He measured the amount of Carbon in the inner layers of trees that were older than the Industrial revolution. He was able to calculate the amount of Carbon in the atmosphere, before the industrial revolution, and adjust his equation accordingly.
Can this be assumed to be correct? In the atmosphere the amount of Carbon decaying over time increases with the greater concentration of Carbon in the atmosphere. Eventually the reaction would reach some equilibrium and the amount of Carbon in the atmosphere would remain constant. Scientists have calculated that the amount Carbon in the atmosphere would become stable after 30, years from the beginning of the reaction.
The reaction must have started when the Earth was formed, and thus the reaction would reach equilibrium after the Earth was 30, years old. And then either later in this video or in future videos we'll talk about how it's actually used to date things, how we use it actually figure out that that bone is 12, years old, or that person died 18, years ago, whatever it might be.
So let me draw the Earth. So let me just draw the surface of the Earth like that. It's just a little section of the surface of the Earth. And then we have the atmosphere of the Earth. I'll draw that in yellow. So then you have the Earth's atmosphere right over here. Let me write that down, atmosphere. And I'll write nitrogen. Its symbol is just N. And it has seven protons, and it also has seven neutrons.
So it has an atomic mass of roughly Then this is the most typical isotope of nitrogen.
And we talk about the word isotope in the chemistry playlist. An isotope, the protons define what element it is. But this number up here can change depending on the number of neutrons you have.
So the different versions of a given element, those are each called isotopes. I just view in my head as versions of an element. So anyway, we have our atmosphere, and then coming from our sun, we have what's commonly called cosmic rays, but they're actually not rays.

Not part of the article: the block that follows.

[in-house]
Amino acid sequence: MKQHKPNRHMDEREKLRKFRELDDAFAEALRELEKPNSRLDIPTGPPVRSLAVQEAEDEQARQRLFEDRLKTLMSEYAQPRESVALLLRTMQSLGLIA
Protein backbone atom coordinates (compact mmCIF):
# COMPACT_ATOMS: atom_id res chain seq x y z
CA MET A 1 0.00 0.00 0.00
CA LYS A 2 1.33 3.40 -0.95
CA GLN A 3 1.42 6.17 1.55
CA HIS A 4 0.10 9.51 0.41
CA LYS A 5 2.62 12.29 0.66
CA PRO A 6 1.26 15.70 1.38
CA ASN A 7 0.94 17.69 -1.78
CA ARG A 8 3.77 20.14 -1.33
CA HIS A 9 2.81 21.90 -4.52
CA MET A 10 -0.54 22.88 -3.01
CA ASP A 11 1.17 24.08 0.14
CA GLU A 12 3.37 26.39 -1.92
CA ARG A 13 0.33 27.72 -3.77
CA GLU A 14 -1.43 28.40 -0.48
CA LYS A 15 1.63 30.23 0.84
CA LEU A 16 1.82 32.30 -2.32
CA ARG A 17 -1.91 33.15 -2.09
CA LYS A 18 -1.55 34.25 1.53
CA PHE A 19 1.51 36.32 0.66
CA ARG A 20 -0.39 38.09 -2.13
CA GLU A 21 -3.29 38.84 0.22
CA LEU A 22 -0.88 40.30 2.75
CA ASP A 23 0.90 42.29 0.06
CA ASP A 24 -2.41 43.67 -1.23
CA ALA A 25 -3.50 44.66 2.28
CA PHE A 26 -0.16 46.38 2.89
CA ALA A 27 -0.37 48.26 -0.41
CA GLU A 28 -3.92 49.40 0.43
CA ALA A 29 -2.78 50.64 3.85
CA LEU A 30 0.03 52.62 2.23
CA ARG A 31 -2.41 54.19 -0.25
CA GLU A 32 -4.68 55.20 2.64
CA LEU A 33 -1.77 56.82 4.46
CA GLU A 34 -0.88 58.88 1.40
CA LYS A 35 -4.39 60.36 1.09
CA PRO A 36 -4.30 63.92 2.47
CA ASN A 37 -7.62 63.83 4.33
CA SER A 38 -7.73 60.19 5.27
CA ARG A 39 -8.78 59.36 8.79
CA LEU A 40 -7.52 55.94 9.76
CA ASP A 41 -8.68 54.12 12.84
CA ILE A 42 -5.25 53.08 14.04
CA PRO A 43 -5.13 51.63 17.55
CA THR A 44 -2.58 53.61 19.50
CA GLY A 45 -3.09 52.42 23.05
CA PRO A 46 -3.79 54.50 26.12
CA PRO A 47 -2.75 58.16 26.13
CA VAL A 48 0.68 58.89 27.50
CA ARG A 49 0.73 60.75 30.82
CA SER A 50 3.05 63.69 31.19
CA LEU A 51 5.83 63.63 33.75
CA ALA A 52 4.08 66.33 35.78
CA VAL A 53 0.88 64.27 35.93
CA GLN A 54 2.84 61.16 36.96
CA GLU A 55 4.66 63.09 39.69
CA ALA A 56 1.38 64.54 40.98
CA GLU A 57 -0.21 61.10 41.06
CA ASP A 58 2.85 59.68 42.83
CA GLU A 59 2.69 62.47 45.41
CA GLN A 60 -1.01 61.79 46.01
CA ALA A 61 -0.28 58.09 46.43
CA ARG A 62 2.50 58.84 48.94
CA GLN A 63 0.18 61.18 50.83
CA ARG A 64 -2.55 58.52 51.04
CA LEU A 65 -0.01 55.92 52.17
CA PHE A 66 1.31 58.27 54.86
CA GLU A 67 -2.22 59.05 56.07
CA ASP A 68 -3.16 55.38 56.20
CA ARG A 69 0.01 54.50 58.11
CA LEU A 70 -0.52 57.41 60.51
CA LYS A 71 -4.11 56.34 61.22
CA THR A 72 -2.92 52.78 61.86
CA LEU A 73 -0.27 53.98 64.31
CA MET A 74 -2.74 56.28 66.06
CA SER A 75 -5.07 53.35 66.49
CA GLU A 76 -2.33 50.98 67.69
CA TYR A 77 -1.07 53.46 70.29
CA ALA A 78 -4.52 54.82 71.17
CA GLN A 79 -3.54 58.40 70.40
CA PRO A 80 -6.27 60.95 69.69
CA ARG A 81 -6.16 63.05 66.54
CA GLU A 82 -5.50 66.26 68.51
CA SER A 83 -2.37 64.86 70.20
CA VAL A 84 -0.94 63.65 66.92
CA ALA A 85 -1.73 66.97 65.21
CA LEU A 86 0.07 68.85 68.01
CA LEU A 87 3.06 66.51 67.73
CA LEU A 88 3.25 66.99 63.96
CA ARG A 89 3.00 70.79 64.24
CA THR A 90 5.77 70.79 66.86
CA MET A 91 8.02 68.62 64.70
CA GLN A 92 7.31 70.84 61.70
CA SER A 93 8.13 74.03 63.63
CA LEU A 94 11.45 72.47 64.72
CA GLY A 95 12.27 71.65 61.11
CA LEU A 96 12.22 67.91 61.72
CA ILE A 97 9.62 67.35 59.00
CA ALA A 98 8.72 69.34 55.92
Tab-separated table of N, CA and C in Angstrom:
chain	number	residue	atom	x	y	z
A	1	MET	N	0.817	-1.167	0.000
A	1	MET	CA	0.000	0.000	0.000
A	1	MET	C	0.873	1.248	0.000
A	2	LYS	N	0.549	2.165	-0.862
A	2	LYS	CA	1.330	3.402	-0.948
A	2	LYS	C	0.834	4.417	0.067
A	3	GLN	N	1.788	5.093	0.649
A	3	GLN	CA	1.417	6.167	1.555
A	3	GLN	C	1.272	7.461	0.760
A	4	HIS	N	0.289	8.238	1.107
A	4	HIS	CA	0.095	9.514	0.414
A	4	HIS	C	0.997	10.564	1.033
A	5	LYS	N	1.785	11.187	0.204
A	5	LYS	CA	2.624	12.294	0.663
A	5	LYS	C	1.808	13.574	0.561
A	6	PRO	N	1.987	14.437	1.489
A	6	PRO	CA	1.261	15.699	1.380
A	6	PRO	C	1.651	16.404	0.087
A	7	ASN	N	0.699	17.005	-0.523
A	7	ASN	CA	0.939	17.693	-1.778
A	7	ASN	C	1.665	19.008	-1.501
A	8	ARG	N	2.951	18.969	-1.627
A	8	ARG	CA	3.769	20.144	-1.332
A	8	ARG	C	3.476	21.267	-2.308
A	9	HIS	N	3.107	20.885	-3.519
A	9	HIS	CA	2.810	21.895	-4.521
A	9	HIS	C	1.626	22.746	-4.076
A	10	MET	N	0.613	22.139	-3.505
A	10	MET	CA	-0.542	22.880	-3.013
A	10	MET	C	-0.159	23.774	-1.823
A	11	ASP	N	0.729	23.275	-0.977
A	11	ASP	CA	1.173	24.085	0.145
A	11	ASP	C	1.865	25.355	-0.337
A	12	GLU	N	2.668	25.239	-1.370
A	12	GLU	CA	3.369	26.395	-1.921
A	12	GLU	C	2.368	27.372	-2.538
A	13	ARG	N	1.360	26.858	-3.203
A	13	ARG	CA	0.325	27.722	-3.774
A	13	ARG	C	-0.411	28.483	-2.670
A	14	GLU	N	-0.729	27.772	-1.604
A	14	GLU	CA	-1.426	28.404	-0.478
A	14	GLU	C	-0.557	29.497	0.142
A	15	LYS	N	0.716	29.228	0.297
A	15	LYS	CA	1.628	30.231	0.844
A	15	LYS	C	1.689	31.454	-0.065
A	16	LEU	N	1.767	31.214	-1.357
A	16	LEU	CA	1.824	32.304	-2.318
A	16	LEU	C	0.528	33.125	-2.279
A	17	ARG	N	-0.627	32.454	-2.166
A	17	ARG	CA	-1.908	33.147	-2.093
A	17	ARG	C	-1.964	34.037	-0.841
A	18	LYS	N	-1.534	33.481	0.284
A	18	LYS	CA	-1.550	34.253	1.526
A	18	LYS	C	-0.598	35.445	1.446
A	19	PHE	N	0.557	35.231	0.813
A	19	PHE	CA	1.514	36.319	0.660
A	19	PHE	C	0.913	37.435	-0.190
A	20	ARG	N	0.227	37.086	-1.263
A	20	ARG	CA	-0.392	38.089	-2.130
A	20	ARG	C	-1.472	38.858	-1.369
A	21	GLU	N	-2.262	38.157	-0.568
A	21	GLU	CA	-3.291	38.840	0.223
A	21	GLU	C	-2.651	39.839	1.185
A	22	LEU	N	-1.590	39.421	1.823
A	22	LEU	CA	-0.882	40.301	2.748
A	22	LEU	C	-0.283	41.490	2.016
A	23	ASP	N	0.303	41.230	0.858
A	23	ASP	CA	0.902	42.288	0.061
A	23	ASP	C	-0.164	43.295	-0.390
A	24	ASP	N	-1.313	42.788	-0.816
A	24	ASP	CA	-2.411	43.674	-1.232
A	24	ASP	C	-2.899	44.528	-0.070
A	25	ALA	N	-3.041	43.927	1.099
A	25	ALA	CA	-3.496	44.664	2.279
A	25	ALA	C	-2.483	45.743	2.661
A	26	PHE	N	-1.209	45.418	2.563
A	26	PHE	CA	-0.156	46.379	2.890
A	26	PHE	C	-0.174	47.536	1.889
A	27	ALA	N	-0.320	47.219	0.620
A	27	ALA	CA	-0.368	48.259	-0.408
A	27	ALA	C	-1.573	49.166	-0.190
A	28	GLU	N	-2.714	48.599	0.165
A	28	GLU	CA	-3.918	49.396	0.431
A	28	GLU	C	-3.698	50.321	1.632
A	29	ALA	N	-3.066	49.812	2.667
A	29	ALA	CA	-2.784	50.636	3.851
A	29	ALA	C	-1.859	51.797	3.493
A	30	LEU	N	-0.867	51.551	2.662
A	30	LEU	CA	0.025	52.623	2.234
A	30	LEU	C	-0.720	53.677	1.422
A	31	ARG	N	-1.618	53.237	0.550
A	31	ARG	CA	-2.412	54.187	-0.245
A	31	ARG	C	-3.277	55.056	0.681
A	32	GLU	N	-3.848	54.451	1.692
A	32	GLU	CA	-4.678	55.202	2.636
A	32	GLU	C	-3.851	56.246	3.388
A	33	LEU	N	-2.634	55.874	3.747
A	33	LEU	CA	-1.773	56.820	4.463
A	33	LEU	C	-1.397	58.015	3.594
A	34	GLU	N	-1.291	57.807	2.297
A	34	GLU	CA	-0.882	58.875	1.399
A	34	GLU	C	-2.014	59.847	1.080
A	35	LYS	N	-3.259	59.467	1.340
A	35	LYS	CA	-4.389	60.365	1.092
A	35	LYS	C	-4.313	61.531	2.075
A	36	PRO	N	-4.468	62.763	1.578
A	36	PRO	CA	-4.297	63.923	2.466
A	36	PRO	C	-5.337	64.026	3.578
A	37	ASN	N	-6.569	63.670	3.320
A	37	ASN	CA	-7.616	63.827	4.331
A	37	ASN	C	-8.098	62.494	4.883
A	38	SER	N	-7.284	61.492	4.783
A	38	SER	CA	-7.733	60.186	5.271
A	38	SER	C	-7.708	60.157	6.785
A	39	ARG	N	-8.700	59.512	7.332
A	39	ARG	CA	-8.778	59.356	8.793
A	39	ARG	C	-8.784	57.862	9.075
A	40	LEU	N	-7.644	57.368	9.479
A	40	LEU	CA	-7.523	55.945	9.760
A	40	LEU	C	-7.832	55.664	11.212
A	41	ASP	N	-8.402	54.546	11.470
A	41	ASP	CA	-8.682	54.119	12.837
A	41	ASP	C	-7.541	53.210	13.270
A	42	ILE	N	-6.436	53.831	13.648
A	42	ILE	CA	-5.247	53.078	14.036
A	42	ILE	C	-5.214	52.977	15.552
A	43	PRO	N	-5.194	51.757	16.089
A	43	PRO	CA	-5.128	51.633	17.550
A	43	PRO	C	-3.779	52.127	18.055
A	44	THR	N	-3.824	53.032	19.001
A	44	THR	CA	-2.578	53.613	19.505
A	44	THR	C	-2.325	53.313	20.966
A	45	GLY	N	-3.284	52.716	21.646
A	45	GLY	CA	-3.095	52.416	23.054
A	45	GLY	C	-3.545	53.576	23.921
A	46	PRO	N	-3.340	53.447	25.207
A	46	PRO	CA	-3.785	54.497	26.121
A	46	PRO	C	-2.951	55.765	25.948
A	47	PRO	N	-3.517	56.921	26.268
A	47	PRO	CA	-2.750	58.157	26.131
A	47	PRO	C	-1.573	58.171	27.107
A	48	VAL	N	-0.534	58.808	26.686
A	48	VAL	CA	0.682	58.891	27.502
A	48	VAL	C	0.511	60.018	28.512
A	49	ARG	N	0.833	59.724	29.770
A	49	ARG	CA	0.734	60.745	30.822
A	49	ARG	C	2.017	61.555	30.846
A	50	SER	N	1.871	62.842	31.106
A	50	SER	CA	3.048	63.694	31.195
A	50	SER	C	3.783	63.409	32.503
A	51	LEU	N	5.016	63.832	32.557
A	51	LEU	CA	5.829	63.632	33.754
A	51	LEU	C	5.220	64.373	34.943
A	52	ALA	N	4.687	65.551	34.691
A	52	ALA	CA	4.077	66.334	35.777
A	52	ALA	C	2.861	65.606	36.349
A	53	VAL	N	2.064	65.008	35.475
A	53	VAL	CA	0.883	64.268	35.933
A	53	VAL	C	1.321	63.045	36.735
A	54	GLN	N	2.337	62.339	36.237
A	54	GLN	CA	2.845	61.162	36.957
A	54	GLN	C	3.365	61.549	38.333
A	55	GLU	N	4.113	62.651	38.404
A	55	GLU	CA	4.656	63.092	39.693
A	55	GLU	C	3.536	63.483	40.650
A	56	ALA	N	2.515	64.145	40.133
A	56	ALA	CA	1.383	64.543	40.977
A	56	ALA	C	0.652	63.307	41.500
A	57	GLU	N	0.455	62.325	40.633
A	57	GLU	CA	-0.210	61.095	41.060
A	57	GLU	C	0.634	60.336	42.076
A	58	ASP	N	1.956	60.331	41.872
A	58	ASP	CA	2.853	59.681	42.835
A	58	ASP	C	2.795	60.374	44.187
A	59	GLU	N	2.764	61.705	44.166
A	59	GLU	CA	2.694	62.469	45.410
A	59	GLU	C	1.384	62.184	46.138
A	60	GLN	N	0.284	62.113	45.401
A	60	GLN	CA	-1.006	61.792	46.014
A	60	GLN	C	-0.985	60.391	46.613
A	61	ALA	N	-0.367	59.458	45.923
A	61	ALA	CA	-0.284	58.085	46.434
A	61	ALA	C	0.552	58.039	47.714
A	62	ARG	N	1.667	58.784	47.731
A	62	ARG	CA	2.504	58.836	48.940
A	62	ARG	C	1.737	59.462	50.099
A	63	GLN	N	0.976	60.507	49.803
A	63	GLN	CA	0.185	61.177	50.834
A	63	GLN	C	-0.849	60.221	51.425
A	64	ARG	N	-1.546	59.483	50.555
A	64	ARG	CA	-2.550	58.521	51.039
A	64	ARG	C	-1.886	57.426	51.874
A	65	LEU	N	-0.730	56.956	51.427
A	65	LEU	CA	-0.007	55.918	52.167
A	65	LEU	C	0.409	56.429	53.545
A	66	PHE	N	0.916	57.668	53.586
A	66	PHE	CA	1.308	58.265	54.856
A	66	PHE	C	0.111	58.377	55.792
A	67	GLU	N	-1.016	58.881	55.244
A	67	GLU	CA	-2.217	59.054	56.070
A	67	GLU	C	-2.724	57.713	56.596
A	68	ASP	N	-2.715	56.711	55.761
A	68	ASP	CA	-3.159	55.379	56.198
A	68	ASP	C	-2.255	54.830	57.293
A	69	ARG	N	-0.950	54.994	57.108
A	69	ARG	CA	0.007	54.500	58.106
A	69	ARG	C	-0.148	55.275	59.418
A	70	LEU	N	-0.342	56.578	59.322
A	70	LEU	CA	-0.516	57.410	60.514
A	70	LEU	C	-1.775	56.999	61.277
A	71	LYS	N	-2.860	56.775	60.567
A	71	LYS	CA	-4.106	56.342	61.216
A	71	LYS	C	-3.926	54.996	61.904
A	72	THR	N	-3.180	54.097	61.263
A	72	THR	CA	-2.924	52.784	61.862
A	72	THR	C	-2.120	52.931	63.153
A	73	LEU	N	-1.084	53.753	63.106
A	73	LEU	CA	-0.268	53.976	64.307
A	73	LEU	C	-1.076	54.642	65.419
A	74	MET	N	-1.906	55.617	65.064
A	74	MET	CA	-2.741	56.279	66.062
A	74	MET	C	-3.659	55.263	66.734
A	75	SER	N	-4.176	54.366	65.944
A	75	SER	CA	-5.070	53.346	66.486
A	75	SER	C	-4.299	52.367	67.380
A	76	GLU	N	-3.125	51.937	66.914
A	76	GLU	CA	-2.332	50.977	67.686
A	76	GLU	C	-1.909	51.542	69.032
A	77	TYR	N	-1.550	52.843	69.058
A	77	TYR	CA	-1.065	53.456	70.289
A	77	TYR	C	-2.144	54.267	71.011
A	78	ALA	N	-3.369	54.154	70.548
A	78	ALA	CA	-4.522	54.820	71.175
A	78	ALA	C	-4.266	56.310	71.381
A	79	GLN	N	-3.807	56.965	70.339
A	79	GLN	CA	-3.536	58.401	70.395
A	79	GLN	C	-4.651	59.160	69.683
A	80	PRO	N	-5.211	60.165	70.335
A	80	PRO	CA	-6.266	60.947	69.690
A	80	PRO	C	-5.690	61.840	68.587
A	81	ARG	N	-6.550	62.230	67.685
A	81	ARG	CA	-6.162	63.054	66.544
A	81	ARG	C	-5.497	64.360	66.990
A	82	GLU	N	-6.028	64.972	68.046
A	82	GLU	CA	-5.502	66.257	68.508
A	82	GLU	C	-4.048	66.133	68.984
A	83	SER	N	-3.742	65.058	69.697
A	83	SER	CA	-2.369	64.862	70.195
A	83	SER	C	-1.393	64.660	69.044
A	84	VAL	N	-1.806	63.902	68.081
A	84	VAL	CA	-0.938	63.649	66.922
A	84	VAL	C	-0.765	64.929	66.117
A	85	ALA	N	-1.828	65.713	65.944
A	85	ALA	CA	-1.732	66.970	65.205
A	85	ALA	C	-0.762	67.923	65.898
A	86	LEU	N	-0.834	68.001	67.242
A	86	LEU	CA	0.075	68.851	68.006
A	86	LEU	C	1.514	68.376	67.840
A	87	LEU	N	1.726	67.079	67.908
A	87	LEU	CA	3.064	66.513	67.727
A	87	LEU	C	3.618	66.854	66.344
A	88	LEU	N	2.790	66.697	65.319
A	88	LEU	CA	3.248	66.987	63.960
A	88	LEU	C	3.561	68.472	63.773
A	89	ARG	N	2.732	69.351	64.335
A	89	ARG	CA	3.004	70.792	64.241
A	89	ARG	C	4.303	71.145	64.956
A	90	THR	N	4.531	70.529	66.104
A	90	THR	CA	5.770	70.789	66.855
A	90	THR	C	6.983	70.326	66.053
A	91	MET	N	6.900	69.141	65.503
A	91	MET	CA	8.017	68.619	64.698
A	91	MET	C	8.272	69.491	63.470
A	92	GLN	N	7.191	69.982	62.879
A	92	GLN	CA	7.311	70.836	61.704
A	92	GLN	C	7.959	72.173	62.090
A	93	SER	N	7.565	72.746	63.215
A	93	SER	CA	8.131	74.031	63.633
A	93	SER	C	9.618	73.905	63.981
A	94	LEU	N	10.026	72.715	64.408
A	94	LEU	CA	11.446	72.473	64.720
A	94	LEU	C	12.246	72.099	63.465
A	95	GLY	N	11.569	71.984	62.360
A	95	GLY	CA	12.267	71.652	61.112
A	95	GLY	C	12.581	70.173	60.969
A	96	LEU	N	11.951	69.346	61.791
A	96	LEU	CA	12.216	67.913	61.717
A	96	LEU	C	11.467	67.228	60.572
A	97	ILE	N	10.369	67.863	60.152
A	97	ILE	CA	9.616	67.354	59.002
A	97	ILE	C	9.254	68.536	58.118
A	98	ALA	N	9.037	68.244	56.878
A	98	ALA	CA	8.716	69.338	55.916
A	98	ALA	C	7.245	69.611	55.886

You can view them as just single protons, which is the same thing as a hydrogen nucleus.
They can also be alpha particles, which is the same thing as a helium nucleus. And there's even a few electrons. And they're going to come in, and they're going to bump into things in our atmosphere, and they're actually going to form neutrons. So they're actually going to form neutrons. And we'll show a neutron with a lowercase n, and a 1 for its mass number.
And we don't write anything, because it has no protons down here. Like we had for nitrogen, we had seven protons. So it's not really an element. It is a subatomic particle. But you have these neutrons form. And every now and then-- and let's just be clear-- this isn't like a typical reaction.
But every now and then one of those neutrons will bump into one of the nitrogen's in just the right way so that it bumps off one of the protons in the nitrogen and essentially replaces that proton with itself. So let me make it clear. So it bumps off one of the protons. So instead of seven protons we now have six protons.
But this number 14 doesn't go down to 13 because it replaces it with itself. So this still stays at And now since it only has six protons, this is no longer nitrogen, by definition. This is now carbon. And that proton that was bumped off just kind of gets emitted. So then let me just do that in another color. And a proton that's just flying around, you could call that hydrogen 1. And it can gain an electron some ways. If it doesn't gain an electron, it's just a hydrogen ion, a positive ion, either way, or a hydrogen nucleus.
But this process-- and once again, it's not a typical process, but it happens every now and then-- this is how carbon forms.
So this right here is carbon You can essentially view it as a nitrogen where one of the protons is replaced with a neutron. And what's interesting about this is this is constantly being formed in our atmosphere, not in huge quantities, but in reasonable quantities. So let me write this down. And let me be very clear. Let's look at the periodic table over here. So carbon by definition has six protons, but the typical isotope, the most common isotope of carbon is carbon